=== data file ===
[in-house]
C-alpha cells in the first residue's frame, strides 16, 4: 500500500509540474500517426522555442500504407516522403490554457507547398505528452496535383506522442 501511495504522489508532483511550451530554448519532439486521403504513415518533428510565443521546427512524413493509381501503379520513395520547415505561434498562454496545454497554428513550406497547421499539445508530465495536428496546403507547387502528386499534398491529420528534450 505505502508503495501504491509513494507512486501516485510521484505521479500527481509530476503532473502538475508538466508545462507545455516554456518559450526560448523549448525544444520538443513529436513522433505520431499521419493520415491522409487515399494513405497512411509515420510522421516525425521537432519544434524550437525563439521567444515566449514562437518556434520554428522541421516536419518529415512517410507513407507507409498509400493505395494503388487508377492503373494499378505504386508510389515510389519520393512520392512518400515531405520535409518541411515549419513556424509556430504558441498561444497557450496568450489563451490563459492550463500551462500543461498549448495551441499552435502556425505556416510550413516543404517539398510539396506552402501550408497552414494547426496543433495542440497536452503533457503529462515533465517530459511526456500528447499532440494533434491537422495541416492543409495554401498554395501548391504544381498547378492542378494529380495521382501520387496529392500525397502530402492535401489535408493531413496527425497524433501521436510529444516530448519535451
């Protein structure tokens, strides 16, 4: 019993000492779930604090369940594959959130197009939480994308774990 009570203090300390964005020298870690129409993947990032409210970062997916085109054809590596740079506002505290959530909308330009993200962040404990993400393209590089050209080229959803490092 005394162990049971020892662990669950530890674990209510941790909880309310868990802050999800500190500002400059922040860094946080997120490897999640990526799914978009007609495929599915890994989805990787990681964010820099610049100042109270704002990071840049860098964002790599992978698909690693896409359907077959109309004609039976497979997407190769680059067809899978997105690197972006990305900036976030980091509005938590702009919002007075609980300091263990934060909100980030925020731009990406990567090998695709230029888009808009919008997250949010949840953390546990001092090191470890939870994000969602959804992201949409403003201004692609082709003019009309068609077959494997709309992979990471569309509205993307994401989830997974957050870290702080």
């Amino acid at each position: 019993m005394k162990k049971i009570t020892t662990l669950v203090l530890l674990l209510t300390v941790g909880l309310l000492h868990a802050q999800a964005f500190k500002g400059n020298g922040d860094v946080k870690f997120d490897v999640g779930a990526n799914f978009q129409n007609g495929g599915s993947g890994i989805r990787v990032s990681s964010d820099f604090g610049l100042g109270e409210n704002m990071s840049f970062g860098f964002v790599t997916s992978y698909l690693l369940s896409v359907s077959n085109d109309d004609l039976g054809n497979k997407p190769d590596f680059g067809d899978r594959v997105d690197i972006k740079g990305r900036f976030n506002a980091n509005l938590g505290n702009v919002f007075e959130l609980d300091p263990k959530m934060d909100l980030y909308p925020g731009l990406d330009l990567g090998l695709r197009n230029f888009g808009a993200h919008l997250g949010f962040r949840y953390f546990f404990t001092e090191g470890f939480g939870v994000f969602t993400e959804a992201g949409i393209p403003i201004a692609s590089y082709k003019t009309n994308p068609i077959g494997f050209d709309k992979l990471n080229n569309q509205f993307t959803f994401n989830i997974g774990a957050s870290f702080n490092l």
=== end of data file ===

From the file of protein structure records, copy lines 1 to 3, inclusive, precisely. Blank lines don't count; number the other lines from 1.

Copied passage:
[in-house]
C-alpha cells in the first residue's frame, strides 16, 4: 500500500509540474500517426522555442500504407516522403490554457507547398505528452496535383506522442 501511495504522489508532483511550451530554448519532439486521403504513415518533428510565443521546427512524413493509381501503379520513395520547415505561434498562454496545454497554428513550406497547421499539445508530465495536428496546403507547387502528386499534398491529420528534450 505505502508503495501504491509513494507512486501516485510521484505521479500527481509530476503532473502538475508538466508545462507545455516554456518559450526560448523549448525544444520538443513529436513522433505520431499521419493520415491522409487515399494513405497512411509515420510522421516525425521537432519544434524550437525563439521567444515566449514562437518556434520554428522541421516536419518529415512517410507513407507507409498509400493505395494503388487508377492503373494499378505504386508510389515510389519520393512520392512518400515531405520535409518541411515549419513556424509556430504558441498561444497557450496568450489563451490563459492550463500551462500543461498549448495551441499552435502556425505556416510550413516543404517539398510539396506552402501550408497552414494547426496543433495542440497536452503533457503529462515533465517530459511526456500528447499532440494533434491537422495541416492543409495554401498554395501548391504544381498547378492542378494529380495521382501520387496529392500525397502530402492535401489535408493531413496527425497524433501521436510529444516530448519535451
């Protein structure tokens, strides 16, 4: 019993000492779930604090369940594959959130197009939480994308774990 009570203090300390964005020298870690129409993947990032409210970062997916085109054809590596740079506002505290959530909308330009993200962040404990993400393209590089050209080229959803490092 005394162990049971020892662990669950530890674990209510941790909880309310868990802050999800500190500002400059922040860094946080997120490897999640990526799914978009007609495929599915890994989805990787990681964010820099610049100042109270704002990071840049860098964002790599992978698909690693896409359907077959109309004609039976497979997407190769680059067809899978997105690197972006990305900036976030980091509005938590702009919002007075609980300091263990934060909100980030925020731009990406990567090998695709230029888009808009919008997250949010949840953390546990001092090191470890939870994000969602959804992201949409403003201004692609082709003019009309068609077959494997709309992979990471569309509205993307994401989830997974957050870290702080």